• The local Nextdoor group is having a(nother) freak out about this, apparently this could lead to dogs and cats living together.

  • p_chazz

    101 runs from Los Angeles to Olympia, WA. The sections south of LA and north of Olympia were replaced by I-5 in the 1970s.

  • Steve

    The point is that 101N is stop and go most times of the day from Cesar Chavez to the Bay Bridge. So 280 alleviates a lot of the traffic for people going to downtown or SOMA.

  • Brent

    For those of you stating that I-280 doesn’t carry much traffic..simply false. The freeway carries nearly 120,000 vehicles per day, north of Cesar Chavez Blvd, and suffers from stop-and-go traffic during peak hours. When the freeway was shut down entirely after the Loma Prieta earthquake, traffic volumes along US 101 from I-280 to downtown SF shot up to approximately 300,000 vehicles per day…about the same number of vehicles that utilize dreaded freeways like I-405 on the westside of Los Angeles. Think about that, before you *really* want to remove the northern end of I-280. It definitely serves as a very useful route, into and out of San Francisco.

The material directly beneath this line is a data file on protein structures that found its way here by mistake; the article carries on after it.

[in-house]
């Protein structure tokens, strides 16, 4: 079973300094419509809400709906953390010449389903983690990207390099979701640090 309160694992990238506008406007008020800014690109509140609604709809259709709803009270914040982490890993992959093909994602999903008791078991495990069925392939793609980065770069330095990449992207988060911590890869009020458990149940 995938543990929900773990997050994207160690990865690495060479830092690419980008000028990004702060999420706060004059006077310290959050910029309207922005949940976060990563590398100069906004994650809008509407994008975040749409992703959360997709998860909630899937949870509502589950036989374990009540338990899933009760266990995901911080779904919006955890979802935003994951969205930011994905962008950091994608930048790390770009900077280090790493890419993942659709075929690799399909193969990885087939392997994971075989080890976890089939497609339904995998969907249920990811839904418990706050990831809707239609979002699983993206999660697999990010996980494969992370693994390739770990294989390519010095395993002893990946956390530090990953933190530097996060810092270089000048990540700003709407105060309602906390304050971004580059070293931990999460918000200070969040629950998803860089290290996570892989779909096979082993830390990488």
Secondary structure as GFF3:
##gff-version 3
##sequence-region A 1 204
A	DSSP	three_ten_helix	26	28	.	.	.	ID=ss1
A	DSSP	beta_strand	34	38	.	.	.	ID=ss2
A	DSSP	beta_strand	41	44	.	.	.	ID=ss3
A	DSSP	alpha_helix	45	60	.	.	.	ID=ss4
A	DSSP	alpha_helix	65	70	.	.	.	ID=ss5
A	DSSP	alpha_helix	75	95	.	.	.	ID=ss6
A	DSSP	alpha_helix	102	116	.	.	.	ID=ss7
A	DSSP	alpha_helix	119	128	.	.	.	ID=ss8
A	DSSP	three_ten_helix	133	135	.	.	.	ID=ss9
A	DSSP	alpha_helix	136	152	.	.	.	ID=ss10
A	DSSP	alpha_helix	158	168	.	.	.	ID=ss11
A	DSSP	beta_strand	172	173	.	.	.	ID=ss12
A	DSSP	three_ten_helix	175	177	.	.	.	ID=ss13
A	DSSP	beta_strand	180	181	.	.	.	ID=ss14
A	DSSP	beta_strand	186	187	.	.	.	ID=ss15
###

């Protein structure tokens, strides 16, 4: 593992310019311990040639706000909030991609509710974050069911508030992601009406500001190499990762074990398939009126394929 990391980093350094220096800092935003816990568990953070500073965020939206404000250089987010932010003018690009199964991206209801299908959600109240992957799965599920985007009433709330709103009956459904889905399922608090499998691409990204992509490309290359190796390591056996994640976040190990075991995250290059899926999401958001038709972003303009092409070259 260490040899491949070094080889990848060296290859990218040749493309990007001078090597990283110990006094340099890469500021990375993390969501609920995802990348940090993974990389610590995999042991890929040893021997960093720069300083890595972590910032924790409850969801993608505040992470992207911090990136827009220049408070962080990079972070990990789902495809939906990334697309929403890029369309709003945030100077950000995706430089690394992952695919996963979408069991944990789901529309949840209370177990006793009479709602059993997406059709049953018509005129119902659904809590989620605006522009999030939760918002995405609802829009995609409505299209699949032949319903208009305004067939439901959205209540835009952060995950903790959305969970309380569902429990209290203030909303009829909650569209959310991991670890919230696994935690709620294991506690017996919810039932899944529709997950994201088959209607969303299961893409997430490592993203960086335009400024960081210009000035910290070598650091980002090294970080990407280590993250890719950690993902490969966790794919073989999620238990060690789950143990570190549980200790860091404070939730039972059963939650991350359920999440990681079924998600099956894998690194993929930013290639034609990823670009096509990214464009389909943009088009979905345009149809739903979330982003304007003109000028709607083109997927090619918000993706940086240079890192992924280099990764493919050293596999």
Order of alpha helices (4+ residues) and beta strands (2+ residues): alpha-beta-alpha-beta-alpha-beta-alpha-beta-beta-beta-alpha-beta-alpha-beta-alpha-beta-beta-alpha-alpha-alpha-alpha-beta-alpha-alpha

• philran

    The removal of this highway WILL CREATE a traffic nightmare beyond what SF already deals with every day in people trying to get across SF. This conduit to the Bay Bridge, Ballpark, waterfront and Downtown is ESSENTIAL and it can not be replaced by surface streets (with lights and San Francisco’s convoluted traffic laws and signs). Not all development and/or destroying of things is good or positive. This may be one of the worst ideas I have ever heard. 101 will become a complete parking lot. 3rd St will be a fiasco. Soma and Dogpatch will be overwhelmed. Reality is people use and need cars ( the dream of bikes and walking is just that a dream of hope), and city’s need freeways. Stop this madness and use the study dollars for something else

  • SuperQ

    Having lived for years on Brannan between 5th and 6th, I can tell you a huge chunk of the 280 traffic is 101 bypass. There was always a long line of cars, especially in the evening, getting off 280 at Brannan, going to 5th, and then getting back on 80 to cross the bridge. 280 north of 16th st hurts bridge traffic by causing excessive merging traffic.